When choosing between incorporating as an LLC, C-corp, or S-corp, the key consideration at stake is the tax treatment of each entity. A C-corp is subject to “double taxation” which means that every dollar earned by a C-corp is subject to tax at the corporate and shareholder level. Conversely, LLCs and S-corps are referred to as “pass through” entities and are generally only taxed at the shareholder level. So all companies should file as LLCs or S-corps then, right? No, not necessarily. In fact, most technology and life sciences companies file as C-corps. Most startups won’t generate any revenue for an extended period of time, and when they do begin generating revenue, it is typically reinvested back into the business rather than distributed to the owners. In this case, there is no “double taxation” occurring. Full-time founders don’t usually have other income that can be offset against their business losses.

If you are a startup looking to receive any venture investment, it’s generally best to file as a C-corp. LLCs have certain tax implications which deter (and in some cases prevent) venture capitalists from investing. S-corps can’t have more than one class of stock which is problematic for VC investors, because they typically require preferred stock. Additionally, VCs are considered legal entities themselves, and S-corp shareholders must be U.S. citizens or residents and “natural persons.” If you are looking for a more comprehensive explanation, Startup Law Blog does an excellent job of breaking it down further.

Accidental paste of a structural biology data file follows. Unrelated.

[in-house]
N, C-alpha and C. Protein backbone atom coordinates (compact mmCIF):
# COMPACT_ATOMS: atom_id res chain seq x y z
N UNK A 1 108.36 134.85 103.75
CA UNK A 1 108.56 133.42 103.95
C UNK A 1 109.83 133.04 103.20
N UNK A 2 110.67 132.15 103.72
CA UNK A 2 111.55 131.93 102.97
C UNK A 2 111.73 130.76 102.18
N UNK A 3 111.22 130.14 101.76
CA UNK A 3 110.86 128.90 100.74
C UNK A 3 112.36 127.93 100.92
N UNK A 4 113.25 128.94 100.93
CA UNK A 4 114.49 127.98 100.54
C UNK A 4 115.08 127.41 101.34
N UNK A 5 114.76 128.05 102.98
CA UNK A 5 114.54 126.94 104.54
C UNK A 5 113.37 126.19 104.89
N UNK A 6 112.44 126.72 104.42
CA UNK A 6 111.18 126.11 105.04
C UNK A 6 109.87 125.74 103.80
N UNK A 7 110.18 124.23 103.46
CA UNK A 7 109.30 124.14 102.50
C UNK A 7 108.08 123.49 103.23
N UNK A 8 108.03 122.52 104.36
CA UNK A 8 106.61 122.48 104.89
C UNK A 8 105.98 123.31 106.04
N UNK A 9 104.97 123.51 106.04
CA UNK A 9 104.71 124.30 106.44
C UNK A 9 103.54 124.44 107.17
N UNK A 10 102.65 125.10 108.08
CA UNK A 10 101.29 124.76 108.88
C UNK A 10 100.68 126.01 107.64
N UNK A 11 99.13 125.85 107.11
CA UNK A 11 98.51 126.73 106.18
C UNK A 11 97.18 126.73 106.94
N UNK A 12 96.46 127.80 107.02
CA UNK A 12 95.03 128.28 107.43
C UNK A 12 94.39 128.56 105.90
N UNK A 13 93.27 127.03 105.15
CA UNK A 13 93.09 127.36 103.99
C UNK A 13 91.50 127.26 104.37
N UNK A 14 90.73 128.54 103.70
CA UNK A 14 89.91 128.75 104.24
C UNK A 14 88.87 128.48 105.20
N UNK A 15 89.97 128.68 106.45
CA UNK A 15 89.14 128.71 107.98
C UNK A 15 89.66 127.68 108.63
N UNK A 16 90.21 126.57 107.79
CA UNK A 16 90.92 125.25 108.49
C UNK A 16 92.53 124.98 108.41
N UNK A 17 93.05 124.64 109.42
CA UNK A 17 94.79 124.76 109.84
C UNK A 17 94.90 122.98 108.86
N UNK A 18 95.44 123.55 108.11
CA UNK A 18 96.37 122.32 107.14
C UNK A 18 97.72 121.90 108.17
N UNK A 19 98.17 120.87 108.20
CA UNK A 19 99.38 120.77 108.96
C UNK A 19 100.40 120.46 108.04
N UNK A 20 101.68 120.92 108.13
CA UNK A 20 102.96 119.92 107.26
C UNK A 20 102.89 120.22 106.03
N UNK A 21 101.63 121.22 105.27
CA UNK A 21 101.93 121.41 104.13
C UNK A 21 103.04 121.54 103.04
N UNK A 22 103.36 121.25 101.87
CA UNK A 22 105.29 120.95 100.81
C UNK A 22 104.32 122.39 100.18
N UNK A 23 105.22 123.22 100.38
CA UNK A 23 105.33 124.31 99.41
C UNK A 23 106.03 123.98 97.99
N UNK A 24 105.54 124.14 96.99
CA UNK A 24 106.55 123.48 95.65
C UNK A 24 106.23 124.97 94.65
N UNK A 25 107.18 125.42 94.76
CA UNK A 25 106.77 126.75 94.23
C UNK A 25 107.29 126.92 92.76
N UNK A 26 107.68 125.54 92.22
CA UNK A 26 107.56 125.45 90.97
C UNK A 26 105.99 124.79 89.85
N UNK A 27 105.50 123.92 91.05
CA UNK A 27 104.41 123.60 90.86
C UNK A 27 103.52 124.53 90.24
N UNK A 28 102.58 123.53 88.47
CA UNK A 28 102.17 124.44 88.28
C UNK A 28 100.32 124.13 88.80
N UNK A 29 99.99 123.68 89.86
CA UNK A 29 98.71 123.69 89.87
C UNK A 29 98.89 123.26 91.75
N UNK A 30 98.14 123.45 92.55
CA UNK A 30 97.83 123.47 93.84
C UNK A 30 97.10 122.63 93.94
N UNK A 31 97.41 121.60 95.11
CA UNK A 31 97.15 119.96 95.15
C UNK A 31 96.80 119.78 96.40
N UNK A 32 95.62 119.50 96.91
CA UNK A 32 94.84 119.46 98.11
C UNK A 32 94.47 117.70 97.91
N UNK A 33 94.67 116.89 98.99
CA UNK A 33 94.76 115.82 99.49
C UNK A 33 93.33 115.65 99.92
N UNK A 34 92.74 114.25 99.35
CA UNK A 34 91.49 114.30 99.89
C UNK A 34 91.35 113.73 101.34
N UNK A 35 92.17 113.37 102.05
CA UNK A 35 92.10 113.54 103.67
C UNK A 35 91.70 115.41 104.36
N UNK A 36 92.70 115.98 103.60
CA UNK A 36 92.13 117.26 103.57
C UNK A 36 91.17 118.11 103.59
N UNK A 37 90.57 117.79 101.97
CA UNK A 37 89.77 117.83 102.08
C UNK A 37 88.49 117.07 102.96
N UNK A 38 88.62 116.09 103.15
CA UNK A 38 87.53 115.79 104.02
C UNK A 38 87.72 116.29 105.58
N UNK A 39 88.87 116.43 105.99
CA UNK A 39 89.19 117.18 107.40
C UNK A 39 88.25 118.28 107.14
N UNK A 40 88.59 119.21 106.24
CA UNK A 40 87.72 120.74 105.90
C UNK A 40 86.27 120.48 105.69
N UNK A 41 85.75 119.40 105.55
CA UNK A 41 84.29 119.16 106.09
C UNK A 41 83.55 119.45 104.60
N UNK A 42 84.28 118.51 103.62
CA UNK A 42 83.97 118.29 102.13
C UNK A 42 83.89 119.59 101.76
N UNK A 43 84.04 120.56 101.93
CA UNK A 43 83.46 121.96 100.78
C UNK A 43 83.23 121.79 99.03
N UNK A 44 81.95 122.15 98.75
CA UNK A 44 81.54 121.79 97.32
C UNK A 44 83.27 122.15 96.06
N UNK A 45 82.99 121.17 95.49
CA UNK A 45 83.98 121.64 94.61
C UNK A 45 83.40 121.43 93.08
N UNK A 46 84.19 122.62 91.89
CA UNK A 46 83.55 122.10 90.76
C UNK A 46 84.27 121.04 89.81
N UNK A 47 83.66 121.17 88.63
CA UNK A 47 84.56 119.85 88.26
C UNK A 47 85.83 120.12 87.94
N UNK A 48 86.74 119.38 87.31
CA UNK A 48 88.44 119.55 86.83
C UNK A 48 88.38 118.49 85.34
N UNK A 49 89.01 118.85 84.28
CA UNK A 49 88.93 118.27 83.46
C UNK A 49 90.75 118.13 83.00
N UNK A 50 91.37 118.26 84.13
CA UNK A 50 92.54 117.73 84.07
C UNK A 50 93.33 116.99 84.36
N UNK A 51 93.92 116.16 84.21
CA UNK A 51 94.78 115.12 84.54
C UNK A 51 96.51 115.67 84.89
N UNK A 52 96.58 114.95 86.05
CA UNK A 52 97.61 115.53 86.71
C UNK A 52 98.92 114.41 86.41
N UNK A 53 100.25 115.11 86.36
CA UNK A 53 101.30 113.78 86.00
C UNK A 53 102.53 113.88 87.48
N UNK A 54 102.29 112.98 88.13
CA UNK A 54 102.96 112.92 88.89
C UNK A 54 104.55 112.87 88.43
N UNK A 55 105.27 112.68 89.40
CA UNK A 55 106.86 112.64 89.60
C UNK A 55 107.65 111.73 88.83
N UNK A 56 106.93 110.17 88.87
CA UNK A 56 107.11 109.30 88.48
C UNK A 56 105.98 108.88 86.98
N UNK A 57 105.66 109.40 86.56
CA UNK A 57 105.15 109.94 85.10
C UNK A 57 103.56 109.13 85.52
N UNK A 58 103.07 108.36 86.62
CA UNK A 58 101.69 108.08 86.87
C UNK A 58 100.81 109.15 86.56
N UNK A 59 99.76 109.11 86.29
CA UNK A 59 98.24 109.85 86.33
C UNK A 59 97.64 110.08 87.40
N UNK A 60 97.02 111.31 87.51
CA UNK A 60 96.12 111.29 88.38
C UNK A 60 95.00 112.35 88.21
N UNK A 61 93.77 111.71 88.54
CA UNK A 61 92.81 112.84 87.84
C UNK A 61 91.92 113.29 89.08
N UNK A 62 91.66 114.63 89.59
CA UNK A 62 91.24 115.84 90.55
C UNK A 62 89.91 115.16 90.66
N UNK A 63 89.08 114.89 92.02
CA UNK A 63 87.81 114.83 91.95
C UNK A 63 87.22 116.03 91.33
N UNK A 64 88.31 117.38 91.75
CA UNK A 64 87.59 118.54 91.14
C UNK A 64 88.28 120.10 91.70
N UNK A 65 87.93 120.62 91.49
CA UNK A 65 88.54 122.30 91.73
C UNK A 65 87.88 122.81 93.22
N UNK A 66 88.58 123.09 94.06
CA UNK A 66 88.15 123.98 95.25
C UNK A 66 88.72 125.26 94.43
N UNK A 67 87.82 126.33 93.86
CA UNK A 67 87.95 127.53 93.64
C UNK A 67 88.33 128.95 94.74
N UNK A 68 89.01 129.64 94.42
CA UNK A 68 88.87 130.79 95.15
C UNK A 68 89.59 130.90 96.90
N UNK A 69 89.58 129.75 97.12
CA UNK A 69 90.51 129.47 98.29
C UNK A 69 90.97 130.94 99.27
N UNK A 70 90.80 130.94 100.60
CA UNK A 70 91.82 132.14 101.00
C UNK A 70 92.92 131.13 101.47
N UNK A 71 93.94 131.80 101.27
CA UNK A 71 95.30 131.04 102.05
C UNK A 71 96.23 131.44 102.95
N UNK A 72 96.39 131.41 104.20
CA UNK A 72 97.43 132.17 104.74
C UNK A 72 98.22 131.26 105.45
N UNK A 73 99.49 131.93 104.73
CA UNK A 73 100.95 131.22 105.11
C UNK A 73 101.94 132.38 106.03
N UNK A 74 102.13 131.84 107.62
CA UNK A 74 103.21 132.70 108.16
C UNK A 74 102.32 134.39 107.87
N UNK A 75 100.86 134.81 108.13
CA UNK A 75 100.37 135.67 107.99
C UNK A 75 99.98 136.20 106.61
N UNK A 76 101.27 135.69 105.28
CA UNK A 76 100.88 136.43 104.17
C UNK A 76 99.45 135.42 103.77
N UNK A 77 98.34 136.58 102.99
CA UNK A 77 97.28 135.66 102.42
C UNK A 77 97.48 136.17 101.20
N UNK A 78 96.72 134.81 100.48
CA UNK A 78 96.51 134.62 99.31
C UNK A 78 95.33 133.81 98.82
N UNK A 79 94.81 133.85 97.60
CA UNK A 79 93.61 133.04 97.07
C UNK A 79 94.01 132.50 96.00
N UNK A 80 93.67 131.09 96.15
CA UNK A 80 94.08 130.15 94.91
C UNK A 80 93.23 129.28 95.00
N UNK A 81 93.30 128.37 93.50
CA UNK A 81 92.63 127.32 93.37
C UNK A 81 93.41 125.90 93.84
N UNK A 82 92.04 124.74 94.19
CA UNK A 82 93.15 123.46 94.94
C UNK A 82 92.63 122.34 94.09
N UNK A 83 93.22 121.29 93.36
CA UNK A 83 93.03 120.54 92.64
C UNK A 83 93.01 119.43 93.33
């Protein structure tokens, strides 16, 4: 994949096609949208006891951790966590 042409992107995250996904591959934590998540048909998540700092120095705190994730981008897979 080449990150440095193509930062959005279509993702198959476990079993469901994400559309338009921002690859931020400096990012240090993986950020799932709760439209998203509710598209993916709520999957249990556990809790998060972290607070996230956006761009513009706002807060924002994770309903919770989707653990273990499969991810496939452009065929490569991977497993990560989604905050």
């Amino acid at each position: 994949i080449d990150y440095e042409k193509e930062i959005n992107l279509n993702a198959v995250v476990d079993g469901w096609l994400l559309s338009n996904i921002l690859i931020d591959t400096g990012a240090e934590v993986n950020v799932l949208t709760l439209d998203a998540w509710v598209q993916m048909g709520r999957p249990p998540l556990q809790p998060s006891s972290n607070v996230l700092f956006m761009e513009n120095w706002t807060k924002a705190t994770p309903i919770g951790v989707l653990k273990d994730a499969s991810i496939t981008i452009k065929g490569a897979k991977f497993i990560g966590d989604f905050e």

Where should a business incorporate?

As a rule of thumb, most small/medium sized businesses that have less than five shareholders or members (i.e. no outside capital) should incorporate in the state where their business is physically located. If you are relying on external capital; however, it’s best to incorporate in Delaware. The state offers many advantages over other states (and has done so for years), and according to WilmerHale, “because so many other companies are incorporated in Delaware, lawyers, directors, investors and future acquirers of your business will all have a solid understanding of the laws governing your company, which makes it easier, more efficient and more comfortable for them to do business with your company (e.g., serve on your board or invest in/buy your company).”

What do businesses need to incorporate?

Your business will need a name, a registered company address and the name/personal details of at least one company director. You will also need details of the other founding shareholders or directors and clarity on your allocation of shares. Your board of directors should be created based on the founder structure and any outside advisors or investors. Once incorporated, they are legally bound to act in the best interest of the business.

For determining the allocation of shares, you will need to authorize a certain number of shares of common stock, as well as the par value of the common stock depending on the valuation of your business (at the time of raising capital). You will want to quickly have the conversation of how to split the equity between founders, and when and how it is issued further to other members of the team. We would recommend that all founders follow a vesting schedule, meaning when a founder can begin to exercise their stock options. The typical vesting schedule for startups is four years with a one-year cliff. After the founder’s one-year anniversary, each of the founders can vest 25 percent of the of their total shares, typically monthly after the cliff.

As always, consult with a lawyer (and an accountant, too) once you’re serious about incorporation. They can then help you draft and file all the necessary paperwork and forms.